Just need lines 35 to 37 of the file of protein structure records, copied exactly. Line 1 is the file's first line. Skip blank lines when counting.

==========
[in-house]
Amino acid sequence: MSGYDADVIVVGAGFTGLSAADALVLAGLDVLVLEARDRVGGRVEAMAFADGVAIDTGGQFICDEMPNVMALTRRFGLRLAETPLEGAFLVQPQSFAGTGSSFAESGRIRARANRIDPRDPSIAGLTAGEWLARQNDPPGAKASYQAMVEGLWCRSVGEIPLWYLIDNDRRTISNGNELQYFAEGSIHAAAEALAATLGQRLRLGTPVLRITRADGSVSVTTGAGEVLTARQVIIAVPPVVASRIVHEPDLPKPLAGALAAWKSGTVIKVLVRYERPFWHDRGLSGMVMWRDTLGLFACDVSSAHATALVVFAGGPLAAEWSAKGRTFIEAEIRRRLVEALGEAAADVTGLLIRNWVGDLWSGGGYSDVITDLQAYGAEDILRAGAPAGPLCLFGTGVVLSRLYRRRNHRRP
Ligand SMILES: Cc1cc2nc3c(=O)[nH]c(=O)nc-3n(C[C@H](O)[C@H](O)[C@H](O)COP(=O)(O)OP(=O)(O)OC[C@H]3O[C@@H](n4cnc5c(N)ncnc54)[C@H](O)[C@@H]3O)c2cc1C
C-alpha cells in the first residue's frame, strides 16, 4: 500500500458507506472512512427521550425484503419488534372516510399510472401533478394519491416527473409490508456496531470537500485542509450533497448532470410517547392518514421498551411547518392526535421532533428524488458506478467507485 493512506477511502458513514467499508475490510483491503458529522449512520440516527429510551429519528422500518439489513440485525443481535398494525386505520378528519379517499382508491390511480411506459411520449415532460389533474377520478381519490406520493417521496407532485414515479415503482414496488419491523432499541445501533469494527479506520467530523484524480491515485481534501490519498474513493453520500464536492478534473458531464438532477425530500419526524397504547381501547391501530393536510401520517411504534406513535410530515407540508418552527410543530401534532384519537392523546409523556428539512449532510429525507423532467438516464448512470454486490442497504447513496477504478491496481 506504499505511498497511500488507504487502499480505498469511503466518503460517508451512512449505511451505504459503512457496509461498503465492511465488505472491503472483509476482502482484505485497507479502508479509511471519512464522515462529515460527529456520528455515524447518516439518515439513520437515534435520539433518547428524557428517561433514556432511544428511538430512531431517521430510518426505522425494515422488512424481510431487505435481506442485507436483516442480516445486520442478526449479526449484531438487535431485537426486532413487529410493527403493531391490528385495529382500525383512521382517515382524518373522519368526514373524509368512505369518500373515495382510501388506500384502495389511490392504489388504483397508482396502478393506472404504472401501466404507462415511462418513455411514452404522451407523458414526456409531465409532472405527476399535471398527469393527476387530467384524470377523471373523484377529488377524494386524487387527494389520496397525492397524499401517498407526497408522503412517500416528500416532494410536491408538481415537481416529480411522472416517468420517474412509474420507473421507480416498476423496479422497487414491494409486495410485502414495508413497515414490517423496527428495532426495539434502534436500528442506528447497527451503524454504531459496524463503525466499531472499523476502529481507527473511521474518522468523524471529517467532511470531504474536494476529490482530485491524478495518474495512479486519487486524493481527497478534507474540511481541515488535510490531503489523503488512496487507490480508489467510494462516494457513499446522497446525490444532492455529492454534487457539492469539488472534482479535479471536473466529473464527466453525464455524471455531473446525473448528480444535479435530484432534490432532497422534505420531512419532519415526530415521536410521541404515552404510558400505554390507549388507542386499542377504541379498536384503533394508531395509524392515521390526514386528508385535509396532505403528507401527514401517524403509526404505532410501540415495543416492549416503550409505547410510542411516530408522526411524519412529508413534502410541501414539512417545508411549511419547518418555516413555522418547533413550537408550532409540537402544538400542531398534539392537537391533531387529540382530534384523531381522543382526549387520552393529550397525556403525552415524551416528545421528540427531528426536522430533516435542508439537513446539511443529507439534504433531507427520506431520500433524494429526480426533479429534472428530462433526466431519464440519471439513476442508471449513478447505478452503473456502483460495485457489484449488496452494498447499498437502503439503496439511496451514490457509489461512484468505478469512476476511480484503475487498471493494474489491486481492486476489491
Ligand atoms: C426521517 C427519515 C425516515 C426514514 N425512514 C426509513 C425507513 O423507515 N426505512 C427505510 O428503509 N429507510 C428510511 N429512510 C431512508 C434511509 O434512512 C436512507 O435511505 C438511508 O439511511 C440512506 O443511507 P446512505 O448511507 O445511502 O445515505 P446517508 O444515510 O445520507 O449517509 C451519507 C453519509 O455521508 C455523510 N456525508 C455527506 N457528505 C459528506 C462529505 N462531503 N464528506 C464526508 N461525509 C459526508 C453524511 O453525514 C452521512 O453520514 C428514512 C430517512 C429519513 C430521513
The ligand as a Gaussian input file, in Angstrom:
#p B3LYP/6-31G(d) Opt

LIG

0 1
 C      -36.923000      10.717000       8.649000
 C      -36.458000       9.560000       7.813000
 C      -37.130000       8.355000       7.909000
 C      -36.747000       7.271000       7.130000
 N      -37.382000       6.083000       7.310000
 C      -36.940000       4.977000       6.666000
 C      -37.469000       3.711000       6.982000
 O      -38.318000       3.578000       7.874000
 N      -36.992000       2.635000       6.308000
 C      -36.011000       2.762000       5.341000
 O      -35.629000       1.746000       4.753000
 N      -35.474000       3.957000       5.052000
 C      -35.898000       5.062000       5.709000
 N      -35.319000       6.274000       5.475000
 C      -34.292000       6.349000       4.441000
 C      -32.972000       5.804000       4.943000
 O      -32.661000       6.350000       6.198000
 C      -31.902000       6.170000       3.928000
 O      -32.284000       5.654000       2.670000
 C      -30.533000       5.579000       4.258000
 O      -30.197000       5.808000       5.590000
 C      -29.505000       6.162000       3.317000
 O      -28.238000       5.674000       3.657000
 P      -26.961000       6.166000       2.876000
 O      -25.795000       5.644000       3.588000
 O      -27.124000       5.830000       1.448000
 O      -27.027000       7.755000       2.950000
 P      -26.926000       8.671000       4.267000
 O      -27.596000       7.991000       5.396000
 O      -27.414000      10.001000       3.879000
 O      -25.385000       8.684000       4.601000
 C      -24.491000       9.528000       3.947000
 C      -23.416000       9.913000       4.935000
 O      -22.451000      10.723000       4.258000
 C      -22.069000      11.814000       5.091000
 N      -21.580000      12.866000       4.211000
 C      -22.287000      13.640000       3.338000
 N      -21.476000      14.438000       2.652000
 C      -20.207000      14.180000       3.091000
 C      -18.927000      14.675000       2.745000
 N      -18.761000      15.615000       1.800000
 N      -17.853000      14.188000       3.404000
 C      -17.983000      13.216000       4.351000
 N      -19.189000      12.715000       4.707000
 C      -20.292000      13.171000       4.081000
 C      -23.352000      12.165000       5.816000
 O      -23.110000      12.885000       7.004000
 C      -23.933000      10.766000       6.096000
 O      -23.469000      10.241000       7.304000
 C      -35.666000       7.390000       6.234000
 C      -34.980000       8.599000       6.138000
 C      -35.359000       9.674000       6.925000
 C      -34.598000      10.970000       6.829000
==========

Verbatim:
 O      -27.124000       5.830000       1.448000
 O      -27.027000       7.755000       2.950000
 P      -26.926000       8.671000       4.267000